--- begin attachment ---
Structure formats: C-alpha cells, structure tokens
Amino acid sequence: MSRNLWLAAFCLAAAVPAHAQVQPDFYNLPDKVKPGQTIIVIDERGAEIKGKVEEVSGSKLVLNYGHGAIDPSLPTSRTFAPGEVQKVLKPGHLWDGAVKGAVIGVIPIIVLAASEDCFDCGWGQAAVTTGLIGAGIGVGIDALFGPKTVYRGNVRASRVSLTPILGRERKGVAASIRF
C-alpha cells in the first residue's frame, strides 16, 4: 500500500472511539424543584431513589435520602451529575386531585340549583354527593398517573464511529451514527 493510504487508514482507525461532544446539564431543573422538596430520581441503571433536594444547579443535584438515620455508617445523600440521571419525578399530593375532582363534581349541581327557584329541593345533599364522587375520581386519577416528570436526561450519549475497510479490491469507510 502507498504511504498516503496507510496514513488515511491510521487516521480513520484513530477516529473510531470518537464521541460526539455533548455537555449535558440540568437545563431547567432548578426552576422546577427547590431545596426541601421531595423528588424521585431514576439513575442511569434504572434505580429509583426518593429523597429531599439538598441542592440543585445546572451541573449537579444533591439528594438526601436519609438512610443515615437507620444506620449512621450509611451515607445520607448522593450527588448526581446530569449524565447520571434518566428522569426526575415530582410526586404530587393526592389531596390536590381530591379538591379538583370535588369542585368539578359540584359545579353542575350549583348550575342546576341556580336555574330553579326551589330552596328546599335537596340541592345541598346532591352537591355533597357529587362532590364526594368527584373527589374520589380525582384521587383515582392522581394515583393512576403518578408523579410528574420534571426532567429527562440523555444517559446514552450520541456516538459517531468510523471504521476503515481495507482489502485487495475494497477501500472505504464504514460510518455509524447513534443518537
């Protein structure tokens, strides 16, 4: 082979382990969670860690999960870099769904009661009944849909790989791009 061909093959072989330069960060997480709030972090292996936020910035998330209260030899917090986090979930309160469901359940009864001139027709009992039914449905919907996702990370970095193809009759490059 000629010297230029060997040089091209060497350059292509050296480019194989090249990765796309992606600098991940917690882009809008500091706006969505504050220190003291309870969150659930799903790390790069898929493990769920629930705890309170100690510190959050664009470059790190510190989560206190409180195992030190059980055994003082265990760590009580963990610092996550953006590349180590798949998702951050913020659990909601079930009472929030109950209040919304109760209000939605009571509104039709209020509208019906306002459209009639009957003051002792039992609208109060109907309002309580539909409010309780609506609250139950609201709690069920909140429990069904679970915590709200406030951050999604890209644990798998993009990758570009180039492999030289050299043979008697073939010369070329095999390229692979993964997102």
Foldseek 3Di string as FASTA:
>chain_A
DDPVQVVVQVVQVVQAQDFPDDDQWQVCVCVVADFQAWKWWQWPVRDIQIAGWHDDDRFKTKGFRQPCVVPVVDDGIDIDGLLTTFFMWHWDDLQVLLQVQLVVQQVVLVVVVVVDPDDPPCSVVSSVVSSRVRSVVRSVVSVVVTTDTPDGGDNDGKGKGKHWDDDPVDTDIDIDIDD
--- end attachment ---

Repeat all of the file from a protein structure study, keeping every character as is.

Structure formats: C-alpha cells, structure tokens
Amino acid sequence: MSRNLWLAAFCLAAAVPAHAQVQPDFYNLPDKVKPGQTIIVIDERGAEIKGKVEEVSGSKLVLNYGHGAIDPSLPTSRTFAPGEVQKVLKPGHLWDGAVKGAVIGVIPIIVLAASEDCFDCGWGQAAVTTGLIGAGIGVGIDALFGPKTVYRGNVRASRVSLTPILGRERKGVAASIRF
C-alpha cells in the first residue's frame, strides 16, 4: 500500500472511539424543584431513589435520602451529575386531585340549583354527593398517573464511529451514527 493510504487508514482507525461532544446539564431543573422538596430520581441503571433536594444547579443535584438515620455508617445523600440521571419525578399530593375532582363534581349541581327557584329541593345533599364522587375520581386519577416528570436526561450519549475497510479490491469507510 502507498504511504498516503496507510496514513488515511491510521487516521480513520484513530477516529473510531470518537464521541460526539455533548455537555449535558440540568437545563431547567432548578426552576422546577427547590431545596426541601421531595423528588424521585431514576439513575442511569434504572434505580429509583426518593429523597429531599439538598441542592440543585445546572451541573449537579444533591439528594438526601436519609438512610443515615437507620444506620449512621450509611451515607445520607448522593450527588448526581446530569449524565447520571434518566428522569426526575415530582410526586404530587393526592389531596390536590381530591379538591379538583370535588369542585368539578359540584359545579353542575350549583348550575342546576341556580336555574330553579326551589330552596328546599335537596340541592345541598346532591352537591355533597357529587362532590364526594368527584373527589374520589380525582384521587383515582392522581394515583393512576403518578408523579410528574420534571426532567429527562440523555444517559446514552450520541456516538459517531468510523471504521476503515481495507482489502485487495475494497477501500472505504464504514460510518455509524447513534443518537
């Protein structure tokens, strides 16, 4: 082979382990969670860690999960870099769904009661009944849909790989791009 061909093959072989330069960060997480709030972090292996936020910035998330209260030899917090986090979930309160469901359940009864001139027709009992039914449905919907996702990370970095193809009759490059 000629010297230029060997040089091209060497350059292509050296480019194989090249990765796309992606600098991940917690882009809008500091706006969505504050220190003291309870969150659930799903790390790069898929493990769920629930705890309170100690510190959050664009470059790190510190989560206190409180195992030190059980055994003082265990760590009580963990610092996550953006590349180590798949998702951050913020659990909601079930009472929030109950209040919304109760209000939605009571509104039709209020509208019906306002459209009639009957003051002792039992609208109060109907309002309580539909409010309780609506609250139950609201709690069920909140429990069904679970915590709200406030951050999604890209644990798998993009990758570009180039492999030289050299043979008697073939010369070329095999390229692979993964997102």
Foldseek 3Di string as FASTA:
>chain_A
DDPVQVVVQVVQVVQAQDFPDDDQWQVCVCVVADFQAWKWWQWPVRDIQIAGWHDDDRFKTKGFRQPCVVPVVDDGIDIDGLLTTFFMWHWDDLQVLLQVQLVVQQVVLVVVVVVDPDDPPCSVVSSVVSSRVRSVVRSVVSVVVTTDTPDGGDNDGKGKGKHWDDDPVDTDIDIDIDD